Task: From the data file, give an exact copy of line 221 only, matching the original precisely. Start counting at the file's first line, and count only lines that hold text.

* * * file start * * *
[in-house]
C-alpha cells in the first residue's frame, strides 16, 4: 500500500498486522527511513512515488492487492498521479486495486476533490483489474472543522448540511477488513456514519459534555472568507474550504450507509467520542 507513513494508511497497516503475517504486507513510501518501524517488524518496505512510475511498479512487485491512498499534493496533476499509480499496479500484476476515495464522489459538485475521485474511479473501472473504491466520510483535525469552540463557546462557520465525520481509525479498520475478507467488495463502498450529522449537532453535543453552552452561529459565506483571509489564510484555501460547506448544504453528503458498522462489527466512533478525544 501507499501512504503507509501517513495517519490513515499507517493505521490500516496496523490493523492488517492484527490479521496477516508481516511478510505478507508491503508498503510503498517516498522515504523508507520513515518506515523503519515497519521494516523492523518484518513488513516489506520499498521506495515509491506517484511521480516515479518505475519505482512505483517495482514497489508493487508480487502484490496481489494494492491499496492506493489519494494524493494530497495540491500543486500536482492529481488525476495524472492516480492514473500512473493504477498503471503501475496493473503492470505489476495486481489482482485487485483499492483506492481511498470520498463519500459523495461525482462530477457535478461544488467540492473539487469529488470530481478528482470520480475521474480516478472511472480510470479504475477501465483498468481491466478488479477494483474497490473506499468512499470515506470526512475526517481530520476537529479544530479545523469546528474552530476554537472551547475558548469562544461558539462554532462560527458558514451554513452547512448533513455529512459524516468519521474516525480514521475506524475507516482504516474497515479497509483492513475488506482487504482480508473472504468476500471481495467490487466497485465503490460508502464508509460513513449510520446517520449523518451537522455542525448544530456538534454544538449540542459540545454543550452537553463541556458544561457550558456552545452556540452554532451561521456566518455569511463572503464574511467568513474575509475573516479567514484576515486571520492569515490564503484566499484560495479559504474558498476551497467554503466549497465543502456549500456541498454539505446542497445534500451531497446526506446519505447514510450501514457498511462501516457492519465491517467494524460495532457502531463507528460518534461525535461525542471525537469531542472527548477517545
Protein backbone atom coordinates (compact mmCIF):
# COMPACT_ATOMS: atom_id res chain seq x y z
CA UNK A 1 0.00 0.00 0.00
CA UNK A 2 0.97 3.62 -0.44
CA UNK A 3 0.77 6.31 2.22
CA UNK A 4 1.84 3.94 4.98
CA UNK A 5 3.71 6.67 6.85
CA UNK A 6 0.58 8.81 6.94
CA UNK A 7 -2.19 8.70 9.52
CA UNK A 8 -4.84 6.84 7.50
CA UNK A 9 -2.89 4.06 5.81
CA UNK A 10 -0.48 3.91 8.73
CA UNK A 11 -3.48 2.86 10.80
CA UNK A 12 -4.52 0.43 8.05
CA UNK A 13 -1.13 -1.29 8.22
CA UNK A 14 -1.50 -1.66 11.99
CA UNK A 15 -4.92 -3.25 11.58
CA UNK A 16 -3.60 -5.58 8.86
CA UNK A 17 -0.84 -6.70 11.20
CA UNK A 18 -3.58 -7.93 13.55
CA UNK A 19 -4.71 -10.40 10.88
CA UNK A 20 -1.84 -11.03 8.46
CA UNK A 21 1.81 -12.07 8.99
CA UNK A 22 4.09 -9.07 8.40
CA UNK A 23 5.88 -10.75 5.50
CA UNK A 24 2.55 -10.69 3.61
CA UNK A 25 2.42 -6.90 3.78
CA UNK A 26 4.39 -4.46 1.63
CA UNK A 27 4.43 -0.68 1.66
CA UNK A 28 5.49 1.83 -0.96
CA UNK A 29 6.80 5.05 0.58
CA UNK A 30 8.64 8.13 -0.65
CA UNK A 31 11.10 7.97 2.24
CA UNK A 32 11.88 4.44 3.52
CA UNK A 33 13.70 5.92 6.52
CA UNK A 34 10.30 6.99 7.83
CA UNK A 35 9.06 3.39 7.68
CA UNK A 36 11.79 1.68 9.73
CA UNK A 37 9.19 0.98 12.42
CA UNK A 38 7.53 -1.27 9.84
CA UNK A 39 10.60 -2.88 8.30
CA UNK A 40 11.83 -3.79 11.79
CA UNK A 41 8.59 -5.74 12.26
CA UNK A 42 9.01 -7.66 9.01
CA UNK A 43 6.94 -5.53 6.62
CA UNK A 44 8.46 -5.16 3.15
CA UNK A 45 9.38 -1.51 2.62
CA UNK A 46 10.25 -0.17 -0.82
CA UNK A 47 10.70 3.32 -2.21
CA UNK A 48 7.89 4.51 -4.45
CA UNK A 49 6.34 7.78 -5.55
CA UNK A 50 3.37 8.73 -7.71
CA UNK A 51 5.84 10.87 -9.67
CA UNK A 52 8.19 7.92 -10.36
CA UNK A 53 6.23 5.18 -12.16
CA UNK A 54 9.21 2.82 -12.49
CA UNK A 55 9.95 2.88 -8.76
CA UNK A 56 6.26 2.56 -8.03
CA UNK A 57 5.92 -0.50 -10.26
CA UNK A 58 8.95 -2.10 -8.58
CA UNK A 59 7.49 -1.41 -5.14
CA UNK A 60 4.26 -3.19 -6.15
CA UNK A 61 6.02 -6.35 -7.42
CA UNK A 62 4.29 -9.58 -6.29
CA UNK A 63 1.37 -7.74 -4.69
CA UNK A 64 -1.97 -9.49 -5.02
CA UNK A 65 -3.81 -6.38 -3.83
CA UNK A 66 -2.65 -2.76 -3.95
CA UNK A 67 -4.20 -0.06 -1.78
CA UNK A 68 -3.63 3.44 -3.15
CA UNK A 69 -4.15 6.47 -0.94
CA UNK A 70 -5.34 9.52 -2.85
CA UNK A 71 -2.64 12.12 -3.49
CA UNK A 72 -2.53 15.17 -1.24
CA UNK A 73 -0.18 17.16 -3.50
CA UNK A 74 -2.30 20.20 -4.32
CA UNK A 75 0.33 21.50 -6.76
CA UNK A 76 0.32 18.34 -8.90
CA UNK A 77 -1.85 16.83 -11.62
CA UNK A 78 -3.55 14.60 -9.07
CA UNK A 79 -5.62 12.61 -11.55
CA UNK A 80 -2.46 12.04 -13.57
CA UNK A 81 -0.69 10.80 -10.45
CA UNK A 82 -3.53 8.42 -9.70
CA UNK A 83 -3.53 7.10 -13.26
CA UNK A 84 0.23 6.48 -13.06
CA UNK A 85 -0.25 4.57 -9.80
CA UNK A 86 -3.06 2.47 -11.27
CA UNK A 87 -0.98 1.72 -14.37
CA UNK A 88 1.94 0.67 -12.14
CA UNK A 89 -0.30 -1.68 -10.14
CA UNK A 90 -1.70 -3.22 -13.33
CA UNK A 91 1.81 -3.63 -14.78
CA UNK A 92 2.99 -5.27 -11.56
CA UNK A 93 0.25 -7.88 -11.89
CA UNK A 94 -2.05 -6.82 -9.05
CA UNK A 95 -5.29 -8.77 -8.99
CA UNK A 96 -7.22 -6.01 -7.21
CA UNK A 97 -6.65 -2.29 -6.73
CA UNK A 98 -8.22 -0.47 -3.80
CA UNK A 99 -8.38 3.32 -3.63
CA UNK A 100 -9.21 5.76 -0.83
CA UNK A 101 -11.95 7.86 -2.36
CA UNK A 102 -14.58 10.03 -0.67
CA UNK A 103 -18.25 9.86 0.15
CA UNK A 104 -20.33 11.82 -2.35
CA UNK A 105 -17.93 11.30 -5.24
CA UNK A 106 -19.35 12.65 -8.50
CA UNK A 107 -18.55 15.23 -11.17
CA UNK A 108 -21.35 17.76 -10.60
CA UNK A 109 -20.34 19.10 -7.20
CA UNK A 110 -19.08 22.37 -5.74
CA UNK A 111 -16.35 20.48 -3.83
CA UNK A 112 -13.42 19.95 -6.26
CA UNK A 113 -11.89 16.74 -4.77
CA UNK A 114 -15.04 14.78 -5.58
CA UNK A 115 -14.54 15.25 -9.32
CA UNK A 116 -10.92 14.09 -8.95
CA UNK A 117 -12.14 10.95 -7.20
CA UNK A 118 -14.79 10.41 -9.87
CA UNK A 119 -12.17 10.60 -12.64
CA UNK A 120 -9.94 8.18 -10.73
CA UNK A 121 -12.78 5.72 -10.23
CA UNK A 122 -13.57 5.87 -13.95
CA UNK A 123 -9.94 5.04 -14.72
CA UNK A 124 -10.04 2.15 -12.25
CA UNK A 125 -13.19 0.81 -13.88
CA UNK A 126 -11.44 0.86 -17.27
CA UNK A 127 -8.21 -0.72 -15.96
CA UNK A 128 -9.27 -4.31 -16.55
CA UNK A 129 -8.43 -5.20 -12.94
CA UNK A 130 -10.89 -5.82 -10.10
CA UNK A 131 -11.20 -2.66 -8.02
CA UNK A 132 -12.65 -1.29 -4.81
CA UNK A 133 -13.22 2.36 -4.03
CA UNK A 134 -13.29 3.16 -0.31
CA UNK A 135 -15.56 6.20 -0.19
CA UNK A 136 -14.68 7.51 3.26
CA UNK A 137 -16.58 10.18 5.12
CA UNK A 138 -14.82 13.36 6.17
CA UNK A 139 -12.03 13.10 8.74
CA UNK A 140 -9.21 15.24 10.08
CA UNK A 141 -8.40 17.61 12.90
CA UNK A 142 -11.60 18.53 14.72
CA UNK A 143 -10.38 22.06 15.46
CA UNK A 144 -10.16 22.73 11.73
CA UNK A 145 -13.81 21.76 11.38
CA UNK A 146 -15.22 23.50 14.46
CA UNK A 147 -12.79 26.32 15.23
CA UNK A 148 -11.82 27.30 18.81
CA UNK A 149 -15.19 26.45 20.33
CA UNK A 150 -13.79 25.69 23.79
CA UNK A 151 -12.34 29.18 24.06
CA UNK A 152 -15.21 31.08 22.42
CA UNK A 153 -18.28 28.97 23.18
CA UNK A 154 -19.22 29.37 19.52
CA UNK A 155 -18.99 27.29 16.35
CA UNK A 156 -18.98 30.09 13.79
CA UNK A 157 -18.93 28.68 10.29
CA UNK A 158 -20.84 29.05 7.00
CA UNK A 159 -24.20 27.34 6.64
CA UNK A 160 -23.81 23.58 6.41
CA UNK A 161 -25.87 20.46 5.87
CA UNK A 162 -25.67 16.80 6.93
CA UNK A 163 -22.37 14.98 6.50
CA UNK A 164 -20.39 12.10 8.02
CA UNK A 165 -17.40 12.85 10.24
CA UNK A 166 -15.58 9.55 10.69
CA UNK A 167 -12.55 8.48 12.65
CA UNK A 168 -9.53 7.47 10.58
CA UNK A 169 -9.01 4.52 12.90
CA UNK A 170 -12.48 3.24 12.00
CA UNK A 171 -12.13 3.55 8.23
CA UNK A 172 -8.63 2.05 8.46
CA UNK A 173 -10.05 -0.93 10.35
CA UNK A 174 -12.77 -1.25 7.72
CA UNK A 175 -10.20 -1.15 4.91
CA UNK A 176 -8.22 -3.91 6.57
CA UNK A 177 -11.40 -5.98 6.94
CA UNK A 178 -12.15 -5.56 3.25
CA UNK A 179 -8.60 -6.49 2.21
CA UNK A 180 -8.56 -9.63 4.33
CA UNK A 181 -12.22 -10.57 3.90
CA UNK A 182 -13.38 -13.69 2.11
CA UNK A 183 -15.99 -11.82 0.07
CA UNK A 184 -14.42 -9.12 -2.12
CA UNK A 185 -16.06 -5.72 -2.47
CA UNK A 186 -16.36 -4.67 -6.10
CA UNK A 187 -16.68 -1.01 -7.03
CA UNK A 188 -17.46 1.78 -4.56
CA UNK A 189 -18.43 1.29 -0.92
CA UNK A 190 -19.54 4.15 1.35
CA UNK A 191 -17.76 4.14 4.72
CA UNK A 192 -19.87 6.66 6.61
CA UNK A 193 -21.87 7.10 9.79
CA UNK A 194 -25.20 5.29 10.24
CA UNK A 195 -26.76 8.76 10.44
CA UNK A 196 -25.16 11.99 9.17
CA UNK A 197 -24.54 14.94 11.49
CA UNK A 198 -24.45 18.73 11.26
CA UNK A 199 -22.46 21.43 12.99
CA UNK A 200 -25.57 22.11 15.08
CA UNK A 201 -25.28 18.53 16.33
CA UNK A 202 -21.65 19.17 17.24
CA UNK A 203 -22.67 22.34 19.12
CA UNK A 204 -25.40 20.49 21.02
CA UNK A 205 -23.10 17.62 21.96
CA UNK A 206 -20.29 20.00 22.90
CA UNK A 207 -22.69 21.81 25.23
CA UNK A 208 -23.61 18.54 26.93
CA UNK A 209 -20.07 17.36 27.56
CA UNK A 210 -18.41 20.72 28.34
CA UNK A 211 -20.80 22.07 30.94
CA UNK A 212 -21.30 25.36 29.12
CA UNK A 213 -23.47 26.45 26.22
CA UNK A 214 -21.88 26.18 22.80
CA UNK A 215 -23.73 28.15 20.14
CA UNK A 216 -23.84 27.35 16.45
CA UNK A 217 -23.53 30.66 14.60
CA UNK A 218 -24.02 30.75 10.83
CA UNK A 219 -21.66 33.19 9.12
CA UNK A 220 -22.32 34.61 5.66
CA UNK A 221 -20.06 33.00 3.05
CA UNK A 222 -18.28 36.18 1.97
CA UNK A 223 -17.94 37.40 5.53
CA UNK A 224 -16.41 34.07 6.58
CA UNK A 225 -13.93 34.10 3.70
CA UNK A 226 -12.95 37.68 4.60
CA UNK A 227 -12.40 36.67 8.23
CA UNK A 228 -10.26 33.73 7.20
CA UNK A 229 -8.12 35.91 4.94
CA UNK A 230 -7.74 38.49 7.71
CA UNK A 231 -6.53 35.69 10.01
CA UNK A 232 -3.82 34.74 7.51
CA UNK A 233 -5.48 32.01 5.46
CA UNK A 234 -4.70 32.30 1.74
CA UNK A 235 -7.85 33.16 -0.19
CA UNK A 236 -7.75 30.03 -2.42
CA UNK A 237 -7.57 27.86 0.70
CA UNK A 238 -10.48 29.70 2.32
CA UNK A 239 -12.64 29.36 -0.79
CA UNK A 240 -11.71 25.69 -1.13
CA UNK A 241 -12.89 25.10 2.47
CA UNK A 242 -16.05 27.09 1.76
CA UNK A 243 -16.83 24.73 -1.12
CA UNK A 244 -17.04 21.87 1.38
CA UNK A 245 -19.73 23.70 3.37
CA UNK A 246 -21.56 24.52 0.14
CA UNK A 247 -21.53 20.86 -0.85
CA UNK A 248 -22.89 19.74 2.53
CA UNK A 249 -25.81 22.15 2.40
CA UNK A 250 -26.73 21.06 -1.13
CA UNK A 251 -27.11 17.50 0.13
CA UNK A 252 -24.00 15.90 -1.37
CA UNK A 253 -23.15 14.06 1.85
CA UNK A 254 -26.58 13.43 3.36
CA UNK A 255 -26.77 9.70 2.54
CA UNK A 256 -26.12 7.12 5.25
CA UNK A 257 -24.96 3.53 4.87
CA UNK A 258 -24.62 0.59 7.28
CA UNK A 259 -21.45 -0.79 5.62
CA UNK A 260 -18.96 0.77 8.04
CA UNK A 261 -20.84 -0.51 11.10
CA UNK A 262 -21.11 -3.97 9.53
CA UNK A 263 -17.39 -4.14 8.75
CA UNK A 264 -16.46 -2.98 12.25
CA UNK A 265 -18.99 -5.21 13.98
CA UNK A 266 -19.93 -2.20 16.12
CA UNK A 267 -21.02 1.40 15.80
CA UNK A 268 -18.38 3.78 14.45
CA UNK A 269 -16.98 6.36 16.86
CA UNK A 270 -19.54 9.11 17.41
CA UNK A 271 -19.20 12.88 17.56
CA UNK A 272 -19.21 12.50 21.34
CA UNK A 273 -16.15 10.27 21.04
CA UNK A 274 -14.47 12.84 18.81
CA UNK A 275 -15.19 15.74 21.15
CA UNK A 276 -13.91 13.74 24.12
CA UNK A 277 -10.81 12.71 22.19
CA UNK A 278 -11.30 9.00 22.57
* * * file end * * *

CA UNK A 217 -23.53 30.66 14.60